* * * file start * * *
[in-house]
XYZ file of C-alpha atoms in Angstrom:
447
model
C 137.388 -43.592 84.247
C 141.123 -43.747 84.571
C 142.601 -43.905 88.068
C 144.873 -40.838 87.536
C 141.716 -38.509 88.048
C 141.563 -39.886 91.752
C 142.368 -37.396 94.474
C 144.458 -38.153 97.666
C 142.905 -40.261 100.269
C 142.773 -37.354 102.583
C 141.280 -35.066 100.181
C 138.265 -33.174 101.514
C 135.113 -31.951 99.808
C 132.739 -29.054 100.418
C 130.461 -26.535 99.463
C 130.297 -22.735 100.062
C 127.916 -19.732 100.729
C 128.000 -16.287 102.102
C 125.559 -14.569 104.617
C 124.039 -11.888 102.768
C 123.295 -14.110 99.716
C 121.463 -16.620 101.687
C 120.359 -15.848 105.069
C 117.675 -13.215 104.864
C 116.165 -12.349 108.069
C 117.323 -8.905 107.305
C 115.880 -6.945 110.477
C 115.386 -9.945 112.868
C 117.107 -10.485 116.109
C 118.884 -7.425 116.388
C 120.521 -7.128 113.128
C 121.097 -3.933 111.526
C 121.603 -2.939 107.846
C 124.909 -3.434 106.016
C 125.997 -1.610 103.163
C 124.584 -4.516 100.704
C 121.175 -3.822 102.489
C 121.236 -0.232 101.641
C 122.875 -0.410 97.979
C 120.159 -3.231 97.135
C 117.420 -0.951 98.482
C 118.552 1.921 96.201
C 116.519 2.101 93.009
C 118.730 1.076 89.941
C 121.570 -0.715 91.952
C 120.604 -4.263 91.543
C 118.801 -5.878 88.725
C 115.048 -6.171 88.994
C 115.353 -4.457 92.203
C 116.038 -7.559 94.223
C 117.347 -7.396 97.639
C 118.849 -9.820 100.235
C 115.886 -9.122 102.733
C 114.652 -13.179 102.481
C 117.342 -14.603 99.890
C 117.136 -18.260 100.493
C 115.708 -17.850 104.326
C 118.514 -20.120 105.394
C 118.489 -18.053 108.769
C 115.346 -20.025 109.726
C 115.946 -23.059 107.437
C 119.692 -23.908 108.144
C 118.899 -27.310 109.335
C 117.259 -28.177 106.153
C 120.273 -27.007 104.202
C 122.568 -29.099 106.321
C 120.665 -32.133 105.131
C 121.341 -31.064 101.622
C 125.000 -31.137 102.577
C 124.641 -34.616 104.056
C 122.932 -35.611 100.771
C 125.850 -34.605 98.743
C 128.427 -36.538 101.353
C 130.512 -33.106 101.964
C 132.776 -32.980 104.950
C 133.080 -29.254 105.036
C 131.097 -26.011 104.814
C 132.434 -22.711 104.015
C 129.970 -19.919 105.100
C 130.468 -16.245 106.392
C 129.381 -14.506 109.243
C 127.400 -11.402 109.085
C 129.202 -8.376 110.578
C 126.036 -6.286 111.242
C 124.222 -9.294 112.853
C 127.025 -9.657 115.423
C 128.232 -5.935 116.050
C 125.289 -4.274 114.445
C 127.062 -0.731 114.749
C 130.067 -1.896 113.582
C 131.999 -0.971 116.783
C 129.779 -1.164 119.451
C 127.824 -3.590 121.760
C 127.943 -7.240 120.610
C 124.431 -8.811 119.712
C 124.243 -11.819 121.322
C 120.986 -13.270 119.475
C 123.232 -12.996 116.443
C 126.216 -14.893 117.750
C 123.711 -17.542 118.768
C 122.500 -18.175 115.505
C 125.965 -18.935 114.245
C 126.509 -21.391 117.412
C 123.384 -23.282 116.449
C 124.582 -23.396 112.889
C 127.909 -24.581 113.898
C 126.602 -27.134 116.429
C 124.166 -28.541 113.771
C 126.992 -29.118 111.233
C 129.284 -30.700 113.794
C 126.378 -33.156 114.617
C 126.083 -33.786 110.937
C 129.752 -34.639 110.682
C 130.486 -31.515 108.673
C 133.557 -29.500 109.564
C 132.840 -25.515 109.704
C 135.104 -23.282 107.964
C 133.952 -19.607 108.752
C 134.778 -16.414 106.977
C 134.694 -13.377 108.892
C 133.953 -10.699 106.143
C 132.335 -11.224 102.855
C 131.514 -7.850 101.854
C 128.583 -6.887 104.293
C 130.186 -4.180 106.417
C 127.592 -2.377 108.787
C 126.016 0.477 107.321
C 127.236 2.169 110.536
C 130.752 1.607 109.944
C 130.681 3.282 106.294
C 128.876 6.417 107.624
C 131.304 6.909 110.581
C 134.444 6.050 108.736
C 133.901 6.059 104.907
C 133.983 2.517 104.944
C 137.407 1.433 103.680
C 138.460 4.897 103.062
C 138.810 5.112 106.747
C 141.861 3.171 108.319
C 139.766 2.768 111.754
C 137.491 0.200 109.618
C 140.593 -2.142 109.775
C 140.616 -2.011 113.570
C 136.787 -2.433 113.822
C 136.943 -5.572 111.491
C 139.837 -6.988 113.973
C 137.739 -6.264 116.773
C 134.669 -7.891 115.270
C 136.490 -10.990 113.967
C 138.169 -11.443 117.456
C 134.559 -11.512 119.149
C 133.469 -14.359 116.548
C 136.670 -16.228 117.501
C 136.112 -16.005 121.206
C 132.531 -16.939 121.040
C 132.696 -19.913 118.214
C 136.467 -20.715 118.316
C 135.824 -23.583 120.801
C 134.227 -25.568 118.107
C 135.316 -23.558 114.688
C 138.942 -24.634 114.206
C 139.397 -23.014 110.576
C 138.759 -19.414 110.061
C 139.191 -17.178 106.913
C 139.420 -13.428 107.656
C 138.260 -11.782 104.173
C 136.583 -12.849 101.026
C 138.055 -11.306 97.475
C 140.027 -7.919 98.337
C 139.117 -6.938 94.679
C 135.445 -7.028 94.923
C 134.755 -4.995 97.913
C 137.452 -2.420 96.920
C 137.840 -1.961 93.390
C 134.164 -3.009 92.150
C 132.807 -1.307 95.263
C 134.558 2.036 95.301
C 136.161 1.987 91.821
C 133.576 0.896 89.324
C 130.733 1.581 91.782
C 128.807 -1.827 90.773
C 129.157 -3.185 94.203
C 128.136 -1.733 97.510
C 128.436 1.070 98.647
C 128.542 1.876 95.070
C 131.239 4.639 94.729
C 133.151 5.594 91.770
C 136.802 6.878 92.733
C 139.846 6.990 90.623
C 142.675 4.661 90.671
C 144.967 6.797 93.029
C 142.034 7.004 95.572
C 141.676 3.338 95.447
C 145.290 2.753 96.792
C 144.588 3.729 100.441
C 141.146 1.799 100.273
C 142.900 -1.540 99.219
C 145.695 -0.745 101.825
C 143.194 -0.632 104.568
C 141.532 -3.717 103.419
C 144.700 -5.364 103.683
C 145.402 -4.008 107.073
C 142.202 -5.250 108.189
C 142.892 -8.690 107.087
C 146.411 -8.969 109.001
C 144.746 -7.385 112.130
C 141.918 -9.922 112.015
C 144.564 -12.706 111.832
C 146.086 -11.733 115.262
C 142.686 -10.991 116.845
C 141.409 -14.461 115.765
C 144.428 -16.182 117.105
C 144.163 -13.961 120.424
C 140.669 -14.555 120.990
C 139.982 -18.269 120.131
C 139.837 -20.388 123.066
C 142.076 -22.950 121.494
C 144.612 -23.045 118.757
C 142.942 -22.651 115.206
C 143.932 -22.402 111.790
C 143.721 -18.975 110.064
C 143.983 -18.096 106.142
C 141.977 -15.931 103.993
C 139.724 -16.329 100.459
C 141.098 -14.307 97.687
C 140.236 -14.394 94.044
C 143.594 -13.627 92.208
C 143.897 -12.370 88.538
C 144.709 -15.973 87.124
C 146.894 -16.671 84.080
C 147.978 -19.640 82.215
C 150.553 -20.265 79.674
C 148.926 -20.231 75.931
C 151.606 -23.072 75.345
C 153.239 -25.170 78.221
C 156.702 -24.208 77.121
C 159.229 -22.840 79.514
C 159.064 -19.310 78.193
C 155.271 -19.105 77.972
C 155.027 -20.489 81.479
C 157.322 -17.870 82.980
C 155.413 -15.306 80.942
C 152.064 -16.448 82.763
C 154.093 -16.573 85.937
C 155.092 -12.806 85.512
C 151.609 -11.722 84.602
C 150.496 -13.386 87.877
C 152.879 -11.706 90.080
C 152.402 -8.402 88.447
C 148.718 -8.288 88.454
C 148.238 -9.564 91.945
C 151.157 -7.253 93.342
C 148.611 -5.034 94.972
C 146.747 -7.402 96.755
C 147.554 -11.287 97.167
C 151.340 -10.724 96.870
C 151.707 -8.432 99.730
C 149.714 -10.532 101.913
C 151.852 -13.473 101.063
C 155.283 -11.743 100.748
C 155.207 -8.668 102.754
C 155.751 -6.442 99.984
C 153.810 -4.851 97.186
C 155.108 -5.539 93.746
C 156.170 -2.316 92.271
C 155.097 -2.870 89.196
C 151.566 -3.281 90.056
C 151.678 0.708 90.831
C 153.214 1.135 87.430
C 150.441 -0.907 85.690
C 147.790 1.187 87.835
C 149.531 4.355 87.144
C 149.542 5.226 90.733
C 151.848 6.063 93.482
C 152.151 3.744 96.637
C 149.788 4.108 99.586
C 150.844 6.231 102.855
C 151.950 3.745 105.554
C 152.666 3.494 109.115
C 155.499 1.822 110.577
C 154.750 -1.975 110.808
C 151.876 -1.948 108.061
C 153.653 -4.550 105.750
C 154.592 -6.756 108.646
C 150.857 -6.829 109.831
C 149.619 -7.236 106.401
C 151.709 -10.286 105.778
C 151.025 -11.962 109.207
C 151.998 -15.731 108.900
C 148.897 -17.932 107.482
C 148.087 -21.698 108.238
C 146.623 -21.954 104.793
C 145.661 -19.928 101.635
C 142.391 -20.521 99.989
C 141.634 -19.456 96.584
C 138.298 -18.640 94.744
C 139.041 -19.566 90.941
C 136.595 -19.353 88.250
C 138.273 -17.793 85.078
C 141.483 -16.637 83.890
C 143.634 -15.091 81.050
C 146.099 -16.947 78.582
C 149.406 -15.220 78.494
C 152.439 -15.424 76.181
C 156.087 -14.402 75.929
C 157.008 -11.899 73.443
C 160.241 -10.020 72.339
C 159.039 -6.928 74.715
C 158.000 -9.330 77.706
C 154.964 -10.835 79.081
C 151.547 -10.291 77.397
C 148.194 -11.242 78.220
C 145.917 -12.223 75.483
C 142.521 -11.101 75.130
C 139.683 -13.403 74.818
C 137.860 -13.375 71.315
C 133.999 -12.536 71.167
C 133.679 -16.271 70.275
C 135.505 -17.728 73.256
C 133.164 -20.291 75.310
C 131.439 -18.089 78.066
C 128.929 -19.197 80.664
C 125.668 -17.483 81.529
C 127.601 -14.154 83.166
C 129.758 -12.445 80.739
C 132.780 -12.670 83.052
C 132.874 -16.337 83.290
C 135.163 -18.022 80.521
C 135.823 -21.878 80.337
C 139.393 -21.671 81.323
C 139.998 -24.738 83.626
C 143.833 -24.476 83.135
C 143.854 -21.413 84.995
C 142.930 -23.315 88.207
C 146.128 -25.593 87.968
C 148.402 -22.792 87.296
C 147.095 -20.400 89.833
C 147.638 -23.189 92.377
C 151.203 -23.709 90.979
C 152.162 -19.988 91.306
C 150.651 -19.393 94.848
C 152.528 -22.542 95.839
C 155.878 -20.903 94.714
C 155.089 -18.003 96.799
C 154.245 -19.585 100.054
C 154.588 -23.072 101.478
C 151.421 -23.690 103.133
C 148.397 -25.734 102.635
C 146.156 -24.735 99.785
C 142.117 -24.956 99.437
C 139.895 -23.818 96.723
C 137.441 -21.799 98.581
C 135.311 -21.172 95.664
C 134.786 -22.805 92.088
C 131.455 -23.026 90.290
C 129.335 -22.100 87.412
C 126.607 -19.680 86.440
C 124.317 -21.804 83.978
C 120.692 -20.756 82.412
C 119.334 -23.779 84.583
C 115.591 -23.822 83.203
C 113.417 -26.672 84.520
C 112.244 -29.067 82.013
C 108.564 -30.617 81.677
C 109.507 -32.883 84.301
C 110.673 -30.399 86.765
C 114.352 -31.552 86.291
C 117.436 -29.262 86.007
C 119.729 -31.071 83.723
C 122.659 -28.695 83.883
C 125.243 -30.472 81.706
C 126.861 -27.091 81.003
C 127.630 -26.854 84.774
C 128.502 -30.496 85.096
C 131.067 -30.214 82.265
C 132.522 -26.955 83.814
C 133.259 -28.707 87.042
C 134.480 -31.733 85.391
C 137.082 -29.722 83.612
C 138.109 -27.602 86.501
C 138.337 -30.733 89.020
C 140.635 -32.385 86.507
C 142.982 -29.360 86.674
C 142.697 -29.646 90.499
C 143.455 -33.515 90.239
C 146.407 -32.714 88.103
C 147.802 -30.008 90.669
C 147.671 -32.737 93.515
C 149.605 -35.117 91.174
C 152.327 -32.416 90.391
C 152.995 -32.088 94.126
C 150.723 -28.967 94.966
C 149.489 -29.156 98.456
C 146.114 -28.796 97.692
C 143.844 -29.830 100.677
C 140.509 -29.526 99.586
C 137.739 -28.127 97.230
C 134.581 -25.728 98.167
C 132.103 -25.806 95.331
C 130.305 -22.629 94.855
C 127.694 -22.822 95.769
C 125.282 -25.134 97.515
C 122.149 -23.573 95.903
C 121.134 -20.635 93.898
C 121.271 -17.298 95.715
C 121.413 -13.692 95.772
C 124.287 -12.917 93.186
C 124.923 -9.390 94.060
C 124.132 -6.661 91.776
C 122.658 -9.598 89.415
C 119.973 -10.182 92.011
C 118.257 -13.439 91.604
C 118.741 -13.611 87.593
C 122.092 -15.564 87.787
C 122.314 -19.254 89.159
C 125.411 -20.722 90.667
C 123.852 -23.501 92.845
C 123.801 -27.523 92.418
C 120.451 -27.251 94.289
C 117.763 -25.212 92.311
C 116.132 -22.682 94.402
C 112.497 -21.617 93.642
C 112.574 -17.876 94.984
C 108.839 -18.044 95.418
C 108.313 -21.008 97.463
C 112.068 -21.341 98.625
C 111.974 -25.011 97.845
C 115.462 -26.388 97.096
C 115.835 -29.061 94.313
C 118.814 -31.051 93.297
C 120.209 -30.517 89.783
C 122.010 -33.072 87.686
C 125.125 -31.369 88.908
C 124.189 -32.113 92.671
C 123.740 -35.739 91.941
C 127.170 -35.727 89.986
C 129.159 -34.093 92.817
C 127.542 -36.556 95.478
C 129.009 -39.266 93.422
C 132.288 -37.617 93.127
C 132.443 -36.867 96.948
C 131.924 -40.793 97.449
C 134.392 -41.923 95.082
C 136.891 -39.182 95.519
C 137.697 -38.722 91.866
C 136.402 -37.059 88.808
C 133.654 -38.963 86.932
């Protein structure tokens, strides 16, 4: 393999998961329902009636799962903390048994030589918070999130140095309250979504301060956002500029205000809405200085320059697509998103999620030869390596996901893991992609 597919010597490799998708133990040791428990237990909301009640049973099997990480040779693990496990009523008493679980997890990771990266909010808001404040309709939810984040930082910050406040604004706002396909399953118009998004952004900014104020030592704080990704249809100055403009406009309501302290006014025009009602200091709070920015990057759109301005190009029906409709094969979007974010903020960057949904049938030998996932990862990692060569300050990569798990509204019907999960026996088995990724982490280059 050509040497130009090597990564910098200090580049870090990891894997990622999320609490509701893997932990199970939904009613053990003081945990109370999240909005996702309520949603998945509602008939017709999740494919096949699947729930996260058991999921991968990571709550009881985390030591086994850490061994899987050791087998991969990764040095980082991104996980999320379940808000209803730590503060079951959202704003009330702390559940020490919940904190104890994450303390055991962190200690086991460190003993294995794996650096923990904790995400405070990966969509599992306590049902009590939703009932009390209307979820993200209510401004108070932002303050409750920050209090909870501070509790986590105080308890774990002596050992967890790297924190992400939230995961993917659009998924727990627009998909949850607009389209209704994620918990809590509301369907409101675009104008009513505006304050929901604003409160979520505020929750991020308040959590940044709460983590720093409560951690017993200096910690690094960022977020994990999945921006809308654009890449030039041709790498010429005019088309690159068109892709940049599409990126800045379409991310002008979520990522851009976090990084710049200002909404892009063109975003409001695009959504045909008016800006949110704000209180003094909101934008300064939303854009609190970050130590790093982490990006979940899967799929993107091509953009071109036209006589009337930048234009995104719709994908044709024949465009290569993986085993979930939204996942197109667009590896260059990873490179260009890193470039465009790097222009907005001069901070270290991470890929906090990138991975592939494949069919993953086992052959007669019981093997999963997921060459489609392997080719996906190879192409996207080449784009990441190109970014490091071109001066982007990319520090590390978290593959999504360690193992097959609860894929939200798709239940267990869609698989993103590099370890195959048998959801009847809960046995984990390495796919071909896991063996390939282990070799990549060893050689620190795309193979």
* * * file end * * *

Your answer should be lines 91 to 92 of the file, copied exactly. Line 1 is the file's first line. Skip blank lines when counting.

C 128.232 -5.935 116.050
C 125.289 -4.274 114.445